Nicola Sturgeon announced a number of changes to the coronavirus tier system of restrictions. This explains who is under which level, what that means and what the reaction has been so far.
– Level 0
Who is in this tier: Shetland, Orkney, the Western Isles – and a number of “small, remote islands”.
Pubs and other hospitality venues can shut under their local licensing laws, rather than abiding to a national curfew.
The maximum attendance at weddings and funerals will be 200 – rather than 100 at Level 1 and 50 at Level 2.
People can meet indoors in groups of up to four households.
– Level 1
Who is in this tier: Highlands, Argyll and Bute, Aberdeen City and Aberdeenshire, Moray, Angus, Perth and Kinross, Falkirk, Fife, Inverclyde, East Lothian, West Lothian, West Dunbartonshire, Dumfries an Galloway and the Scottish Borders.
Under these restrictions, eight people from three households can meet inside public spaces while, outdoors, the limit has increased to 12 people from 12 households.
It also means 100 people – rather than 50 – can attend weddings and funerals.
Soft play centres and funfairs can also reopen.
– Level 2
Who is in this tier: Glasgow, Edinburgh, Midlothian, Dundee, East Dunbartonshire, Renfrewshire and East Renfrewshire, North Ayrshire, South Ayrshire East Ayrshire, North Lanarkshire, South Lanarkshire, Clackmannanshire and Stirling.
People will be able to meet in homes in groups of no more than six, from a maximum of three households.
Pubs, restaurants and other hospitality venues can reopen for drinking indoors.
People can also travel from outside their local authority area to other parts of the country.
A number of venues will be allowed to reopen and outdoor adult contact sports can start again.
Business bodies have given a mixed reaction to the announcements.
The Scottish Tourism Alliance described the decision to move some council areas into Level 1 earlier than expected as a “huge boost”.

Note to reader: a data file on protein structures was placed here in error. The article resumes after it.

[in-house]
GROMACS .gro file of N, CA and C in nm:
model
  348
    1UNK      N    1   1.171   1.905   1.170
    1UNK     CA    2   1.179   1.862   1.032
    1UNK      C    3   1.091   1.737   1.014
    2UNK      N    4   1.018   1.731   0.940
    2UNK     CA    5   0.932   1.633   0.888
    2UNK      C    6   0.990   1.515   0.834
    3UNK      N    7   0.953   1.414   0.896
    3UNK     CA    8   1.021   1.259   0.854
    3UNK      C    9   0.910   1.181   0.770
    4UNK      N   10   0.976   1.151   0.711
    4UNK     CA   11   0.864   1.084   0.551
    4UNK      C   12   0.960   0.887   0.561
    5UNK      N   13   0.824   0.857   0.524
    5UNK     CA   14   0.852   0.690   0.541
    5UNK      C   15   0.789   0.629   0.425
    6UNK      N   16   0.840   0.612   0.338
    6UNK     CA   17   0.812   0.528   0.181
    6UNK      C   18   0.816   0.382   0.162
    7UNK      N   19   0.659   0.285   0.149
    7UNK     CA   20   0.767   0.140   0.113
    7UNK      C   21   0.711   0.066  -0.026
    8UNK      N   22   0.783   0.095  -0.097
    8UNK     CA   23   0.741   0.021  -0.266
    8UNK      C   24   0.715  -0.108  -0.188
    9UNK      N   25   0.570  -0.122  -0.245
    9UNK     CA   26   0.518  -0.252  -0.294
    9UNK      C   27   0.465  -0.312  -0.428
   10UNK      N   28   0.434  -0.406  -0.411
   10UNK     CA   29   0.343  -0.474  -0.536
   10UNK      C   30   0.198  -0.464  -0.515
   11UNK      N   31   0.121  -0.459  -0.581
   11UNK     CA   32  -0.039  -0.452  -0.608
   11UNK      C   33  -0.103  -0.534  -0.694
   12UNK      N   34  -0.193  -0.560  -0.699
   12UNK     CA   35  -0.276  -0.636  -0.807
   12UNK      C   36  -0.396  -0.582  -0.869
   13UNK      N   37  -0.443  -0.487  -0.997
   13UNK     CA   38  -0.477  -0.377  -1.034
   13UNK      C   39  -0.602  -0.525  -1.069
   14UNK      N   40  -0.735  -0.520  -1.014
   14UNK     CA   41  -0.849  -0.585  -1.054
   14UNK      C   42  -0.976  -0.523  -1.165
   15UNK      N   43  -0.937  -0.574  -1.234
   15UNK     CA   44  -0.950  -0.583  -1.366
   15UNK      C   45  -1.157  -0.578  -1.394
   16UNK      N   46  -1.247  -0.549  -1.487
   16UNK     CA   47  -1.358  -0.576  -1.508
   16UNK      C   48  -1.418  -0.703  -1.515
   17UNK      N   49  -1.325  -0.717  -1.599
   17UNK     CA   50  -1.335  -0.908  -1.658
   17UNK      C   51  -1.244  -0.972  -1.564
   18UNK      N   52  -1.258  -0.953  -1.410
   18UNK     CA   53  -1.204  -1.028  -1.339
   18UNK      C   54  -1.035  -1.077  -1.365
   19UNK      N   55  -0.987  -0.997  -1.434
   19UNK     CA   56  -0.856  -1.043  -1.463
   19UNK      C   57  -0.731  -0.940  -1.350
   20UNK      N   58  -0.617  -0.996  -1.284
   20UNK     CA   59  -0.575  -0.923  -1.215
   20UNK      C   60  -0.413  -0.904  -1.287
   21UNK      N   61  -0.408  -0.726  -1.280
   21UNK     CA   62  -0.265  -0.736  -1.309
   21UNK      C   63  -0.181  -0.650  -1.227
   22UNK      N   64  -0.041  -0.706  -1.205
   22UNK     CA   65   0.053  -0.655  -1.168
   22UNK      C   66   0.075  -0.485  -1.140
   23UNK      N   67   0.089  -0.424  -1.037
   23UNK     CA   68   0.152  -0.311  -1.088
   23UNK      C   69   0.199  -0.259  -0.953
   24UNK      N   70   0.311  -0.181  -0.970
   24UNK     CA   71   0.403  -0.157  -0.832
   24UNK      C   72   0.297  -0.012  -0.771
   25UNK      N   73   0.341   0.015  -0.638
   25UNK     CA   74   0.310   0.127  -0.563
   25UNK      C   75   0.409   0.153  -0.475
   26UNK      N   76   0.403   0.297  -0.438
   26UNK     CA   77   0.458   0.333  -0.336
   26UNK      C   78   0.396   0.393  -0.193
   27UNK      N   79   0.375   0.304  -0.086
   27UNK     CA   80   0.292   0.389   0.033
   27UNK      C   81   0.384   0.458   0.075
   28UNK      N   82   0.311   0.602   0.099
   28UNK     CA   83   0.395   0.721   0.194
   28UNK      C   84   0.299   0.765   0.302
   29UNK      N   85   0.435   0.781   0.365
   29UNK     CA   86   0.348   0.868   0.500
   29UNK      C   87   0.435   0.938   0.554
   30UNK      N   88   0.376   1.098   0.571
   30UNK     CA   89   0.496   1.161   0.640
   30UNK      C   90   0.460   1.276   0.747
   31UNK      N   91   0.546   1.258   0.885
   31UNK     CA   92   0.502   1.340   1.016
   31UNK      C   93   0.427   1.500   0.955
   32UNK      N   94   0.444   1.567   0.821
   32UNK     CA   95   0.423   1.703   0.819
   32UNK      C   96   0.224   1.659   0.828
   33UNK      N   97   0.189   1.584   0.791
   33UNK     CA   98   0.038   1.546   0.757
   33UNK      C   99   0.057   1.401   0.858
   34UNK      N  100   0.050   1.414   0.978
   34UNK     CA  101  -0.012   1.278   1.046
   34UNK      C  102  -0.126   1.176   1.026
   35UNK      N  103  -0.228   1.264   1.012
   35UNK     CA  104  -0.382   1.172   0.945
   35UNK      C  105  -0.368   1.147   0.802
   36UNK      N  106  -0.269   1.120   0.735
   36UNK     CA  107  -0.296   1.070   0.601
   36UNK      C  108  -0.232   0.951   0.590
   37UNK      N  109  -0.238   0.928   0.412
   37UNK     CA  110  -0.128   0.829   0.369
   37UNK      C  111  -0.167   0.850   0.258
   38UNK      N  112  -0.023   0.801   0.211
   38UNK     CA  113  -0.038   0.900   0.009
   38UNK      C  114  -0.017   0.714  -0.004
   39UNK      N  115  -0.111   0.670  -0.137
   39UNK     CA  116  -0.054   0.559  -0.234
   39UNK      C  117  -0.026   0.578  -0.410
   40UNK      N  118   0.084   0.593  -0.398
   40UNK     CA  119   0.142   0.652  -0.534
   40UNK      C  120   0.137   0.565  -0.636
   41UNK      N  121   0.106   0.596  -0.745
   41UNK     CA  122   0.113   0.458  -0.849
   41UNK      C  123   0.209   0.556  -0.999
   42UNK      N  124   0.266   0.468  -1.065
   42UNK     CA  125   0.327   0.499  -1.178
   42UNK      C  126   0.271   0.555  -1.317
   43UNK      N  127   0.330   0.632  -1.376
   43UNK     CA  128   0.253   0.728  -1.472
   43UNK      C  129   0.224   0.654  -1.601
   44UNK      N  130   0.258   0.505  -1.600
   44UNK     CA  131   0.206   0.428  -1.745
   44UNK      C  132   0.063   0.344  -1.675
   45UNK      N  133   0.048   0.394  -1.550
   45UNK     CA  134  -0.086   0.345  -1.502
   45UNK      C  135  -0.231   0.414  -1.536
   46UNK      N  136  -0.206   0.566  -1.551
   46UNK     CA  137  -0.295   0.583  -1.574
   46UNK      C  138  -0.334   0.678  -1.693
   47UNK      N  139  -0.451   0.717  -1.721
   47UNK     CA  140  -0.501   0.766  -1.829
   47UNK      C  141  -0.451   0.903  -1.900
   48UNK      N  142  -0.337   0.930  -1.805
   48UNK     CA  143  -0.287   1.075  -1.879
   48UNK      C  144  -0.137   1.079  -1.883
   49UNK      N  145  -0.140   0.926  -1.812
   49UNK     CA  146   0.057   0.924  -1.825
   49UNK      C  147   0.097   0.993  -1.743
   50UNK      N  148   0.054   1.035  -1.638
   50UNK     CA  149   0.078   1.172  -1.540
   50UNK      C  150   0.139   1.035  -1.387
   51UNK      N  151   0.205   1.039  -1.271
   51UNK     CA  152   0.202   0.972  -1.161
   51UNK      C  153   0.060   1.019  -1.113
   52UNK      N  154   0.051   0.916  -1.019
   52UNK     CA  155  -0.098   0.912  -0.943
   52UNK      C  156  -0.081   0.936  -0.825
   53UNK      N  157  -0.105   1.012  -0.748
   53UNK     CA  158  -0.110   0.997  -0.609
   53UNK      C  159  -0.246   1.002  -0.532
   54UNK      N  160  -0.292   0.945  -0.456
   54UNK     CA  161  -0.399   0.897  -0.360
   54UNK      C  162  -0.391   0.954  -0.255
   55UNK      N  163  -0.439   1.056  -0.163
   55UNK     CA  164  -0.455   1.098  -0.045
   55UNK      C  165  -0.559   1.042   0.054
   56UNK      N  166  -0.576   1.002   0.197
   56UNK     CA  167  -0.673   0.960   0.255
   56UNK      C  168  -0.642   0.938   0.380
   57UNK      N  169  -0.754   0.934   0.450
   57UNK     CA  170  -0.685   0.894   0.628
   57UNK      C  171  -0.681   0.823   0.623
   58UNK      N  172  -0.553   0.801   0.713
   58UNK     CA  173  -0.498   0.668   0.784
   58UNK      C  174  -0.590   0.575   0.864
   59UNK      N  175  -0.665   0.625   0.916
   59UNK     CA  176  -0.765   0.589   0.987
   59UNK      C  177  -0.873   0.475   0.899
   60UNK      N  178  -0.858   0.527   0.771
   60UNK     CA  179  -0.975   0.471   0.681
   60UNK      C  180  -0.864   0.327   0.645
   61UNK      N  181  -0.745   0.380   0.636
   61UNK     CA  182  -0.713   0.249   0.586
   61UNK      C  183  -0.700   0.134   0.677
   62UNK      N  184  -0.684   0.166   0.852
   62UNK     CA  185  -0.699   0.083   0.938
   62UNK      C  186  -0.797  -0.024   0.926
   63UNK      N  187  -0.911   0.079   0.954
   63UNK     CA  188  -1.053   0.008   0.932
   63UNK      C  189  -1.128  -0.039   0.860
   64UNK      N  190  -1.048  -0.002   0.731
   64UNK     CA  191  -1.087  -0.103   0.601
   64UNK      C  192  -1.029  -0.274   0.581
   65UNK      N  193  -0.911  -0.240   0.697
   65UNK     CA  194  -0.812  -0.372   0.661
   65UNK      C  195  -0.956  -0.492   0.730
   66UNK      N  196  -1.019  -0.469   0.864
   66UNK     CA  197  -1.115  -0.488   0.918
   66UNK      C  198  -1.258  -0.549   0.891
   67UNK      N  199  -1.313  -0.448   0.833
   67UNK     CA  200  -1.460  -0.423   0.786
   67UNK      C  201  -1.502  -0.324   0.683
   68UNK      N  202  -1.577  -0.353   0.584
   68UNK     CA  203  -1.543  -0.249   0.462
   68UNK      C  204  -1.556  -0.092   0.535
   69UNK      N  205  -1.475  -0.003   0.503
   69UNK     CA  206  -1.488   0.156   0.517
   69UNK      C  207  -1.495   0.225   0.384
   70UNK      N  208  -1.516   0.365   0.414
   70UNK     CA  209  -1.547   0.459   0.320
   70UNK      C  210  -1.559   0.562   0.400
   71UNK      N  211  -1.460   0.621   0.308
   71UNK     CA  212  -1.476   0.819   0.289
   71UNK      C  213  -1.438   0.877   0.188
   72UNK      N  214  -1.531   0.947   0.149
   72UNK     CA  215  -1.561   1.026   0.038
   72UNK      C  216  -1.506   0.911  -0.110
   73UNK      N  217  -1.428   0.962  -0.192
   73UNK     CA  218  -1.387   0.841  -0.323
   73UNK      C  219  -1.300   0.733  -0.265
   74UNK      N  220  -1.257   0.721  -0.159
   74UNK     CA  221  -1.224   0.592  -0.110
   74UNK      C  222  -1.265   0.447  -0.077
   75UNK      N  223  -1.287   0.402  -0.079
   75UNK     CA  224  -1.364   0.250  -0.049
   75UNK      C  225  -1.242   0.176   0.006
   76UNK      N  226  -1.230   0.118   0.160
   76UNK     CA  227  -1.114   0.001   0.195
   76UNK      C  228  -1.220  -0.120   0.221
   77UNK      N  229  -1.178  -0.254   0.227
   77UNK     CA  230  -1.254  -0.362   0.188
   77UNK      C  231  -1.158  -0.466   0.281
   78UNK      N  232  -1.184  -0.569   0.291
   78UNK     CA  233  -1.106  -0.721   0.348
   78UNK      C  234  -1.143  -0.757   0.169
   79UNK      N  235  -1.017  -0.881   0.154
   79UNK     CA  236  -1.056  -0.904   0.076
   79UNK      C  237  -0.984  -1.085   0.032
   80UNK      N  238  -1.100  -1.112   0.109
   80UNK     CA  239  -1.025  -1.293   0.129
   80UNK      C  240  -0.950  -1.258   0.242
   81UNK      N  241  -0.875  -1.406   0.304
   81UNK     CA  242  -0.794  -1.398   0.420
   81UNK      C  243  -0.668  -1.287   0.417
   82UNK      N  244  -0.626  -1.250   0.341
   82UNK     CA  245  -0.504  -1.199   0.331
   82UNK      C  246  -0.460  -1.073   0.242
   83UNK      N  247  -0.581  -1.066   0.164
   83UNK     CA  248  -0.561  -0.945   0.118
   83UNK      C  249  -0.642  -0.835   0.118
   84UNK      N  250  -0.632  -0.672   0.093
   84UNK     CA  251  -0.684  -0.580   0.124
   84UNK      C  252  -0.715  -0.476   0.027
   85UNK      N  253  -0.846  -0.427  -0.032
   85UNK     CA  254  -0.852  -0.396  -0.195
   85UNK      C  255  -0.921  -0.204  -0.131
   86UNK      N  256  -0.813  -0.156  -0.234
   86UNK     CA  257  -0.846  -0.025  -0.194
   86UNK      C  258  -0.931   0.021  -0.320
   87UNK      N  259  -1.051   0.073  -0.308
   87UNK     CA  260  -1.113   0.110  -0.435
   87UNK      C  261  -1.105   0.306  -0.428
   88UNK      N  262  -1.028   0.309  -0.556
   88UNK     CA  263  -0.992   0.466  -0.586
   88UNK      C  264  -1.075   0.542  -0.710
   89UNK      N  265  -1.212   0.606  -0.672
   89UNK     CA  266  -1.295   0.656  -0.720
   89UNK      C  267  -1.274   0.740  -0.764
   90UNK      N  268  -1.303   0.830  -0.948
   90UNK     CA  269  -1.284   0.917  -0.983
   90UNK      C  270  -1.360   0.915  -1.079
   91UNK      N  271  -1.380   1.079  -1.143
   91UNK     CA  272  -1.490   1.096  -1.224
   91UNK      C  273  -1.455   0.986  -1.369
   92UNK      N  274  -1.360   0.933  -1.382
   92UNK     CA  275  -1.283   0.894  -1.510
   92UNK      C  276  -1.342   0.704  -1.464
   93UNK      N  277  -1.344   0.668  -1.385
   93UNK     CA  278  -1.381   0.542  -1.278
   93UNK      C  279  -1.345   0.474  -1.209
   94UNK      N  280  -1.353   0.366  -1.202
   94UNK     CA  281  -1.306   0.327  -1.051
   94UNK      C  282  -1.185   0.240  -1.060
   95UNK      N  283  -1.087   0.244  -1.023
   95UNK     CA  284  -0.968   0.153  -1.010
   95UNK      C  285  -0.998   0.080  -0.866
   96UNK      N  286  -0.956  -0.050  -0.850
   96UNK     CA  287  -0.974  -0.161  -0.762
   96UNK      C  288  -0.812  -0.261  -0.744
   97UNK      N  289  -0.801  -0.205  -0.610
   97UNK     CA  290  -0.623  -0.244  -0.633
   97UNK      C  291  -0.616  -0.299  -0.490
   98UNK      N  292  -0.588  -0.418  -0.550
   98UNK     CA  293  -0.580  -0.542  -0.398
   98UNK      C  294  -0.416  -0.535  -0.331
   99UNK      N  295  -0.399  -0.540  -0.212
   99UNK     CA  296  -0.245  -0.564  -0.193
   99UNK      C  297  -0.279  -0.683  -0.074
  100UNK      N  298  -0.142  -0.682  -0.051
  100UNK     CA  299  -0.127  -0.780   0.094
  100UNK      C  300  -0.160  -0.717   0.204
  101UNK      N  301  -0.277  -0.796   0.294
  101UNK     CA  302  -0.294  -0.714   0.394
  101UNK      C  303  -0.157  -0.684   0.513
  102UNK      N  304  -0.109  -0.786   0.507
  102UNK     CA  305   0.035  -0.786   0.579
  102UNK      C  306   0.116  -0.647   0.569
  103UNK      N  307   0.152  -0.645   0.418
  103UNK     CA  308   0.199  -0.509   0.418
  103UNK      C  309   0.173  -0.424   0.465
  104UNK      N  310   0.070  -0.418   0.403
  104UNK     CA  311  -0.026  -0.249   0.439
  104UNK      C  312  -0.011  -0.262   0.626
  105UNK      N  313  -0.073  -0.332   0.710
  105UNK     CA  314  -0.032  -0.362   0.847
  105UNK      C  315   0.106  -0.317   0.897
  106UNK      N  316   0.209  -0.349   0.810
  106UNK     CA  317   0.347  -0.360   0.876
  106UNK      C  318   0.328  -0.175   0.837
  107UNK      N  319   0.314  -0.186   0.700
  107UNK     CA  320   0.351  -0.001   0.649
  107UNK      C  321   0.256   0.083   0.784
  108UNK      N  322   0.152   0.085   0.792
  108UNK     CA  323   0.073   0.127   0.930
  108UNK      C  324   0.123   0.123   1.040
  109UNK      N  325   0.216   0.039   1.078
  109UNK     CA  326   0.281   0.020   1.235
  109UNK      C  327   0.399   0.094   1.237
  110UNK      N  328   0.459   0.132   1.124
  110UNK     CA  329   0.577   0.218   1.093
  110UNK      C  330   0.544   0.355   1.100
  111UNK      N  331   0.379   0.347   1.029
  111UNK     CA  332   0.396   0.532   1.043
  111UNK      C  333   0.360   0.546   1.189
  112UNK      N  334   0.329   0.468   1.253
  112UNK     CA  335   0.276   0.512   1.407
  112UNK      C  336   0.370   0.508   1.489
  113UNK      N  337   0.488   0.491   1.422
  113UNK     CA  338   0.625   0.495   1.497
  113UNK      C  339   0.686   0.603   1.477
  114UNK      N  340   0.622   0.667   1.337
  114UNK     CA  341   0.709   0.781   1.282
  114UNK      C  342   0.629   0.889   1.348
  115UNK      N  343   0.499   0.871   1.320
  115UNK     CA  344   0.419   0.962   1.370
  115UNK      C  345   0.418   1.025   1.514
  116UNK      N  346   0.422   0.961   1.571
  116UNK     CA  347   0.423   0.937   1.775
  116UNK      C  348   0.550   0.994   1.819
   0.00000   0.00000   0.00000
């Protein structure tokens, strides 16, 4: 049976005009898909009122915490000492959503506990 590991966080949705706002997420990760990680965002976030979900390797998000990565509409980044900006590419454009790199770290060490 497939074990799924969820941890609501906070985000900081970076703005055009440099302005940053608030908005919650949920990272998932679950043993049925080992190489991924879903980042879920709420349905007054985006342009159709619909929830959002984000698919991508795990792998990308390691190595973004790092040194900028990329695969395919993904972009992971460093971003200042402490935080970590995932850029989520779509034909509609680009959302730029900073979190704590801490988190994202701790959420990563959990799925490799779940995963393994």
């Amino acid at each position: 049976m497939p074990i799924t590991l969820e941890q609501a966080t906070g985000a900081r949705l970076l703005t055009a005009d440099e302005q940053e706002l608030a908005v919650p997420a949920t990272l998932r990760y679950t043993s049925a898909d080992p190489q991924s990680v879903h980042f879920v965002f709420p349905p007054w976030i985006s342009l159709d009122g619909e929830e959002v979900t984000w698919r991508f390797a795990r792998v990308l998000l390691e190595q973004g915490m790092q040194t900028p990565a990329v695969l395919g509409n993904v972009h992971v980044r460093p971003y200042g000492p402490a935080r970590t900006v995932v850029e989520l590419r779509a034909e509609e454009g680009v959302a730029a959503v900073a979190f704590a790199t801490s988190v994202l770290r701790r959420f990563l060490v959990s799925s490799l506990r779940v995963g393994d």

Marc Crothall, chief executive, said: “Today’s announcement by the First Minister that 15 local authority areas will move to Level 1 from Saturday, an earlier date than provisionally planned, will come as a huge boost for so many.
“This will, however, be undoubtedly met with a degree of disappointment for those in the 14 local authority areas which will not move to Level 1 at the same time, as so many had hoped would be the case in order to be able to trade in a more sustainable way.”
Andrew McRae, FSB policy chair, said: “Today’s changes really are two steps forward but one back for Scotland’s business community.
“Glasgow and large swathes of Scotland will be pleased to hear that some restrictions are to be lifted.
“But firms and communities in the rest of the country will be frustrated that progress has stalled.”
The Scottish Chamber of Commerce has called on the Scottish Government to provide more funding to businesses which are under in areas under tighter restrictions.
Liz Cameron, chief executive, said: “Today’s decision will be a great relief for some and disappointing for others.
“While some areas will be able to take advantage of further re-opening, other areas have hit another roadblock.
“Where restrictions have been extended, the Scottish Government must provide adequate and targeted financial support for businesses directly affected by today’s announcement.”